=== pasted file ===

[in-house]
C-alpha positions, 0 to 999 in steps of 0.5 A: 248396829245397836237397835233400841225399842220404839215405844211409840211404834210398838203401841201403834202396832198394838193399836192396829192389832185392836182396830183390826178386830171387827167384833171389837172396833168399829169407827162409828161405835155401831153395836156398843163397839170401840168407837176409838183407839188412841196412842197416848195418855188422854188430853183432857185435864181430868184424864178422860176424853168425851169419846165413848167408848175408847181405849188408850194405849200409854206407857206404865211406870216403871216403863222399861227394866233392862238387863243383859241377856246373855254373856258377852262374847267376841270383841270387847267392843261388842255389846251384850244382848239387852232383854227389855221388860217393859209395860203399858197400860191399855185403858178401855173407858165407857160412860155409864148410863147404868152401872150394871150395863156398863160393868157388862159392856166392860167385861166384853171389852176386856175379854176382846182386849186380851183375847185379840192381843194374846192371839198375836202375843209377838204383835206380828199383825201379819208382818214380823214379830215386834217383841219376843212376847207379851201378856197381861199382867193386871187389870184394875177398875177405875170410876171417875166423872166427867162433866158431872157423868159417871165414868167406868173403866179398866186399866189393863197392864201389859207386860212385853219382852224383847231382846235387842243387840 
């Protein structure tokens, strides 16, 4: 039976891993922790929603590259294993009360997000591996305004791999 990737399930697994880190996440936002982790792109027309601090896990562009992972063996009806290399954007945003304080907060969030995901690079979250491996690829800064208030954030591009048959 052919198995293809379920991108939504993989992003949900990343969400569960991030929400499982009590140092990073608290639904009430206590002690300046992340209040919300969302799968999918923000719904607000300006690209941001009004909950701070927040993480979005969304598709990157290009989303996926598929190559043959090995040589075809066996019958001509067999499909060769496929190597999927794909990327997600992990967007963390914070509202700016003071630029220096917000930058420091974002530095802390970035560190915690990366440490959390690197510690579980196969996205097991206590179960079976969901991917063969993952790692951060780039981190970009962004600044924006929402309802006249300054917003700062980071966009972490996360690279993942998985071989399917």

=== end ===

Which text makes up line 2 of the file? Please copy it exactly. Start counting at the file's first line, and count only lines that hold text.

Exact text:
C-alpha positions, 0 to 999 in steps of 0.5 A: 248396829245397836237397835233400841225399842220404839215405844211409840211404834210398838203401841201403834202396832198394838193399836192396829192389832185392836182396830183390826178386830171387827167384833171389837172396833168399829169407827162409828161405835155401831153395836156398843163397839170401840168407837176409838183407839188412841196412842197416848195418855188422854188430853183432857185435864181430868184424864178422860176424853168425851169419846165413848167408848175408847181405849188408850194405849200409854206407857206404865211406870216403871216403863222399861227394866233392862238387863243383859241377856246373855254373856258377852262374847267376841270383841270387847267392843261388842255389846251384850244382848239387852232383854227389855221388860217393859209395860203399858197400860191399855185403858178401855173407858165407857160412860155409864148410863147404868152401872150394871150395863156398863160393868157388862159392856166392860167385861166384853171389852176386856175379854176382846182386849186380851183375847185379840192381843194374846192371839198375836202375843209377838204383835206380828199383825201379819208382818214380823214379830215386834217383841219376843212376847207379851201378856197381861199382867193386871187389870184394875177398875177405875170410876171417875166423872166427867162433866158431872157423868159417871165414868167406868173403866179398866186399866189393863197392864201389859207386860212385853219382852224383847231382846235387842243387840 